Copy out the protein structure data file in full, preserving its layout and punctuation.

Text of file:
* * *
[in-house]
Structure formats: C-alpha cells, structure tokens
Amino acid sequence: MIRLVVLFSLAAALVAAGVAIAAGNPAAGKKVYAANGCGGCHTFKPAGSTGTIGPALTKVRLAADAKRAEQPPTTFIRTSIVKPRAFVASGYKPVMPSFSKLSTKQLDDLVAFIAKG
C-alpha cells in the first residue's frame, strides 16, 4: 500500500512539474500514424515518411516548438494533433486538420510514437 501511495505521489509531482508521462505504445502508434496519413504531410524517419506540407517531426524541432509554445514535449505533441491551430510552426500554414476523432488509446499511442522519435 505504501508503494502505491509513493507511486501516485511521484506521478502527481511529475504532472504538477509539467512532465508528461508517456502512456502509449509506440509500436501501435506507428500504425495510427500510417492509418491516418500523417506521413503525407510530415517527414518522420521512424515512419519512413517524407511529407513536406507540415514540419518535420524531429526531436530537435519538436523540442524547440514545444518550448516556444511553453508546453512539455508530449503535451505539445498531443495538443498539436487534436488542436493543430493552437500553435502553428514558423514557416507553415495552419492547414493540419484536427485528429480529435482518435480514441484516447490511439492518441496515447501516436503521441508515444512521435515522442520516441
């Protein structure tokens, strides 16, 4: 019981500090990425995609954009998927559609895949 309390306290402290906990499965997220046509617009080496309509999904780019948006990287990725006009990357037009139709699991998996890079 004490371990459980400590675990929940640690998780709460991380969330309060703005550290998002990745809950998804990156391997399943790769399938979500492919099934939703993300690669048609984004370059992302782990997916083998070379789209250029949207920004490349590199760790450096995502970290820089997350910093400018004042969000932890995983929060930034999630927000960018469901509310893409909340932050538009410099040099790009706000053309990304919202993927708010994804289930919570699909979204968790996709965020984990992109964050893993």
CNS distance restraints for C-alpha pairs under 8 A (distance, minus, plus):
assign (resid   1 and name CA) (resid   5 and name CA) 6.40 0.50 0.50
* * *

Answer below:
[in-house]
Structure formats: C-alpha cells, structure tokens
Amino acid sequence: MIRLVVLFSLAAALVAAGVAIAAGNPAAGKKVYAANGCGGCHTFKPAGSTGTIGPALTKVRLAADAKRAEQPPTTFIRTSIVKPRAFVASGYKPVMPSFSKLSTKQLDDLVAFIAKG
C-alpha cells in the first residue's frame, strides 16, 4: 500500500512539474500514424515518411516548438494533433486538420510514437 501511495505521489509531482508521462505504445502508434496519413504531410524517419506540407517531426524541432509554445514535449505533441491551430510552426500554414476523432488509446499511442522519435 505504501508503494502505491509513493507511486501516485511521484506521478502527481511529475504532472504538477509539467512532465508528461508517456502512456502509449509506440509500436501501435506507428500504425495510427500510417492509418491516418500523417506521413503525407510530415517527414518522420521512424515512419519512413517524407511529407513536406507540415514540419518535420524531429526531436530537435519538436523540442524547440514545444518550448516556444511553453508546453512539455508530449503535451505539445498531443495538443498539436487534436488542436493543430493552437500553435502553428514558423514557416507553415495552419492547414493540419484536427485528429480529435482518435480514441484516447490511439492518441496515447501516436503521441508515444512521435515522442520516441
């Protein structure tokens, strides 16, 4: 019981500090990425995609954009998927559609895949 309390306290402290906990499965997220046509617009080496309509999904780019948006990287990725006009990357037009139709699991998996890079 004490371990459980400590675990929940640690998780709460991380969330309060703005550290998002990745809950998804990156391997399943790769399938979500492919099934939703993300690669048609984004370059992302782990997916083998070379789209250029949207920004490349590199760790450096995502970290820089997350910093400018004042969000932890995983929060930034999630927000960018469901509310893409909340932050538009410099040099790009706000053309990304919202993927708010994804289930919570699909979204968790996709965020984990992109964050893993």
CNS distance restraints for C-alpha pairs under 8 A (distance, minus, plus):
assign (resid   1 and name CA) (resid   5 and name CA) 6.40 0.50 0.50